Me thinks that it is either Aussie or Kiwi...definitely 90 x 45 LVL joists (F 17 stress grade mark on one, indicates metric country...) over paired 90 x 45 (=90 x 90) bearers on brick piers. Note treated pine fence boards, brick veneer wall at rear, not pointed, ready for 'rendering' (stucco) finish. Also external support is single skin brick with engaged piers. All typical construction down here. LVL and Engineered I beams have been manufactured here since the early 90's, and came into mainstream use not long after. Almost ALL headers, lintels, beams etc are LVL these days. Much of it treated H2 for mildew and termite resistance or H3 for that and rot resistance. And all local made product (some imported from Canada), is all Radiata Pine, plantation grown in Aus and NZ. A great use of what is basically a shiite wood! Cheers, guys
Jim in Sunny South Coast NSW AUS
I had set up profiles for the placement of the posts concreted in the hard as rock ground. The owner used his contacts for digging the holes & concreteing in the steel mini posts with flat plate welded on. The main house posts had to be welded onto the flat plates. Problem was the bobcat couldn't auger in the ground so then the owner organised a backhoe (his B-in- Law) which couldn't bore well in the ground either and knocked over most of my profiles to boot. All costing much time & the chap who was supposed to assist me was on a cruise when the job was finally ready and tents were already being erected for the festival.
Specs said it had to be within 6mm of level & 15 mm within square. Easy peasy: I thought. The power pole was "Beside the site"; ha ha, but luckily I took a 50 m leed with me "just in case" as it was a 2.5 or 3 hr drive to the site. After redoing profiles, "WE" got within 2 mm of level and 6mm of square after cutting most of the plates off one or 2 sides & welding on the opposite side(s) only because I found a builder who wasn't using his laser level on another job within the large tent city property.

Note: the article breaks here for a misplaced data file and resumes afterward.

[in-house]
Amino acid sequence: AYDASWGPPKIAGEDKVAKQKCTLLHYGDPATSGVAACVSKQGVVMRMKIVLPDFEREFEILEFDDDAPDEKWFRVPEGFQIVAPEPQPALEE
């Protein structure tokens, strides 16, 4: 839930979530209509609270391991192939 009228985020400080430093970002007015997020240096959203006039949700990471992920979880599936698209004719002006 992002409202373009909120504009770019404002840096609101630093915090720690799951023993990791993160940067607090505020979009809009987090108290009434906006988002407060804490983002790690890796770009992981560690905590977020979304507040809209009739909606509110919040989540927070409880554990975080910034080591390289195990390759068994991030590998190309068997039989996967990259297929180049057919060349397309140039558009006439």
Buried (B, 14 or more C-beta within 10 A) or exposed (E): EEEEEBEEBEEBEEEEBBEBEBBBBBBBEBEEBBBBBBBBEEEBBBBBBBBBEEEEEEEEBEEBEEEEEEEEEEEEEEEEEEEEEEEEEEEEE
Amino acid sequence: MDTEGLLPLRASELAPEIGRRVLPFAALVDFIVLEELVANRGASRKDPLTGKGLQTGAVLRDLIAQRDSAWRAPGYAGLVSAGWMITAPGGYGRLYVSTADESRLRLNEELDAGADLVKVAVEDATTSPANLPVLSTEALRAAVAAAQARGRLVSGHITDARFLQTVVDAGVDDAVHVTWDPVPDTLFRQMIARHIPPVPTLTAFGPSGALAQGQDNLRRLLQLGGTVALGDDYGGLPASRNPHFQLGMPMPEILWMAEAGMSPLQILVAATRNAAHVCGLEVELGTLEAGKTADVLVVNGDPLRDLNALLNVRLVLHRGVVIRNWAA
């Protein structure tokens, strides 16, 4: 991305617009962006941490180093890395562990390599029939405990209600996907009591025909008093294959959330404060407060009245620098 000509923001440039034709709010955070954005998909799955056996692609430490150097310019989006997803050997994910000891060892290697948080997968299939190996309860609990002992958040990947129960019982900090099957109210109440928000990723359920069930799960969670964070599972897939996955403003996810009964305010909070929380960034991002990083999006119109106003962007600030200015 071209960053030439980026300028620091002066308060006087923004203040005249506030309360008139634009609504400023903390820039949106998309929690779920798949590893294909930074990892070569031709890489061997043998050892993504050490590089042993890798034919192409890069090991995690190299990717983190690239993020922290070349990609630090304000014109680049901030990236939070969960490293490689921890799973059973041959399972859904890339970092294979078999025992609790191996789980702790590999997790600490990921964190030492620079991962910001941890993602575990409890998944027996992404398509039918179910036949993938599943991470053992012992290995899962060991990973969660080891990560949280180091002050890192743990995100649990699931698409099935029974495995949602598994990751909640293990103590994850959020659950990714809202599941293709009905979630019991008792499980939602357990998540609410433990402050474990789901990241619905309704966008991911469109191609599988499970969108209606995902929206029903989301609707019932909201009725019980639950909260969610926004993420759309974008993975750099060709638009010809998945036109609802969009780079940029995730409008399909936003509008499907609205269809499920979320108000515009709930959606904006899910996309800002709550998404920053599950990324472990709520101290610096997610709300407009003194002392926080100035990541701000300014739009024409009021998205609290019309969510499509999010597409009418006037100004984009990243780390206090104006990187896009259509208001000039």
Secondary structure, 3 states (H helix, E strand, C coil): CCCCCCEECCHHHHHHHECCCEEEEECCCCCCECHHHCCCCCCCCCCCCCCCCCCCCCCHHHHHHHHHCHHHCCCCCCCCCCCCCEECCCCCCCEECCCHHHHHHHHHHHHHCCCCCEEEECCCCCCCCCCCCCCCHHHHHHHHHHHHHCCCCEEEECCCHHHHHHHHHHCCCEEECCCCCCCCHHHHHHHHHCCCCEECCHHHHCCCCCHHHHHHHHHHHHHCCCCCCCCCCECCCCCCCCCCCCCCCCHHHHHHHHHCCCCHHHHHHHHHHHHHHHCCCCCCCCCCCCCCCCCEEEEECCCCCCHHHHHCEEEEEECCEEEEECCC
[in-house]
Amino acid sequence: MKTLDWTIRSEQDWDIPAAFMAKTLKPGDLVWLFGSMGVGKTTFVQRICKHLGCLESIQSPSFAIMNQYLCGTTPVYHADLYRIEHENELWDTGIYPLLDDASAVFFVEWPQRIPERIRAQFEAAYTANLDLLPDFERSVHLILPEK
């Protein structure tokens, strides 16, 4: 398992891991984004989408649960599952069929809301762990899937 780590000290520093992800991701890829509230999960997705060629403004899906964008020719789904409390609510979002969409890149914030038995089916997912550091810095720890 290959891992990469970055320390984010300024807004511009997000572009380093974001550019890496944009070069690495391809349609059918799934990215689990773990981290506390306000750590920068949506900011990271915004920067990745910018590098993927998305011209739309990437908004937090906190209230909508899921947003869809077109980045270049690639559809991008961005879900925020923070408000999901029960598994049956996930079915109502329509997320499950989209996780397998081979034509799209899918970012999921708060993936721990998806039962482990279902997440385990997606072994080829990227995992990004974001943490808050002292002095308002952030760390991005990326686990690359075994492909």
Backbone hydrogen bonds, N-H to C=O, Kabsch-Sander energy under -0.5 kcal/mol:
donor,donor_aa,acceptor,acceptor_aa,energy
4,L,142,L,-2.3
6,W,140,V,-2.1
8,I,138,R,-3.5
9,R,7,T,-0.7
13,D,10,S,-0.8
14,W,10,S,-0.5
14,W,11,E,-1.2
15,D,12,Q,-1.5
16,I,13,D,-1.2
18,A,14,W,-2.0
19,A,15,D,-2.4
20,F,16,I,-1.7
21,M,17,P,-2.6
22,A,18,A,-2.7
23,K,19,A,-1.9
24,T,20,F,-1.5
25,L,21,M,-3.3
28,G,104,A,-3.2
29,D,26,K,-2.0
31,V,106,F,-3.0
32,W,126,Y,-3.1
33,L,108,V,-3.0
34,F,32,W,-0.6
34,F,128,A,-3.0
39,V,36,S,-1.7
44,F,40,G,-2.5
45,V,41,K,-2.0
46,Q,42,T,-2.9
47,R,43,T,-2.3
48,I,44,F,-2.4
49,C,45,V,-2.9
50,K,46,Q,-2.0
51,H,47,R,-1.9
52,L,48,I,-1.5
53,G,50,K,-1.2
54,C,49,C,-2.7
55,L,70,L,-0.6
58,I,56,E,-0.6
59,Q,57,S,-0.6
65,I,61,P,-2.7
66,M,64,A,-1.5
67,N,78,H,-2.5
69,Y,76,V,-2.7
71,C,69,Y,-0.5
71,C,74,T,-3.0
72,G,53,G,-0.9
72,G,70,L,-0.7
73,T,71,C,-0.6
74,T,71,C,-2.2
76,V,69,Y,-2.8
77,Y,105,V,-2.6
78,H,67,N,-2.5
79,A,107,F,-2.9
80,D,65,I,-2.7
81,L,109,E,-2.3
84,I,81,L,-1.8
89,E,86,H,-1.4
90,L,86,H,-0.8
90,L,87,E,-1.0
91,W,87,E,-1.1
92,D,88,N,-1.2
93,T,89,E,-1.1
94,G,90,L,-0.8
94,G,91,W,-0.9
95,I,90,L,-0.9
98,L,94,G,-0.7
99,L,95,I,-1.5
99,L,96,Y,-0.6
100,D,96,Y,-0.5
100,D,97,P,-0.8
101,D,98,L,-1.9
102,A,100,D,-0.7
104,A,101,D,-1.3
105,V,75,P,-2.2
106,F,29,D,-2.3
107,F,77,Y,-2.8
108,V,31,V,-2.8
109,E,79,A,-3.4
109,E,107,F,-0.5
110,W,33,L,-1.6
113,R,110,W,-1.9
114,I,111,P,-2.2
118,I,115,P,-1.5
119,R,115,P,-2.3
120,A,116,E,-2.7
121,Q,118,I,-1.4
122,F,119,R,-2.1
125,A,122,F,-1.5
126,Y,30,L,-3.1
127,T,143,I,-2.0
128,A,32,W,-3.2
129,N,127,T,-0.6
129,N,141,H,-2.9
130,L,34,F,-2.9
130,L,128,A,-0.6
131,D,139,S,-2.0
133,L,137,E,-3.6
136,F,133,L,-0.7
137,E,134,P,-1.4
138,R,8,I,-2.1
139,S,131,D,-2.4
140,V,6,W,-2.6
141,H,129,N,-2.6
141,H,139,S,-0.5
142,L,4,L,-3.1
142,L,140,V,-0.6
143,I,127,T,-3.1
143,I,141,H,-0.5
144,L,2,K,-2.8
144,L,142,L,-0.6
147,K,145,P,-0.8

Crazy that the 2 delivery truck drivers who also were qualified builders and had to settle the halves on the structure reckoned it was the best they had delivered to."go figure".
TJI= engineered I-beams with LVL top and bottom chords with plywood web, like this, https://parr.com/PDFs/TJ-4000_ijoist_guide.pdf .Got mine before they switched to OSB for the web.
I have had remnants of those materials sitting outside, unprotected, for 25 years in Ohio weather. The wood has obviously been greatly degraded over the years, but there is no sign of delamination due to glue line failure.
The water from a fire is not a problem with LVL.
I have talked with some firefighters who do say they do not like TJI for joists as fire weakens them more quickly that standard wood joists and rafters.
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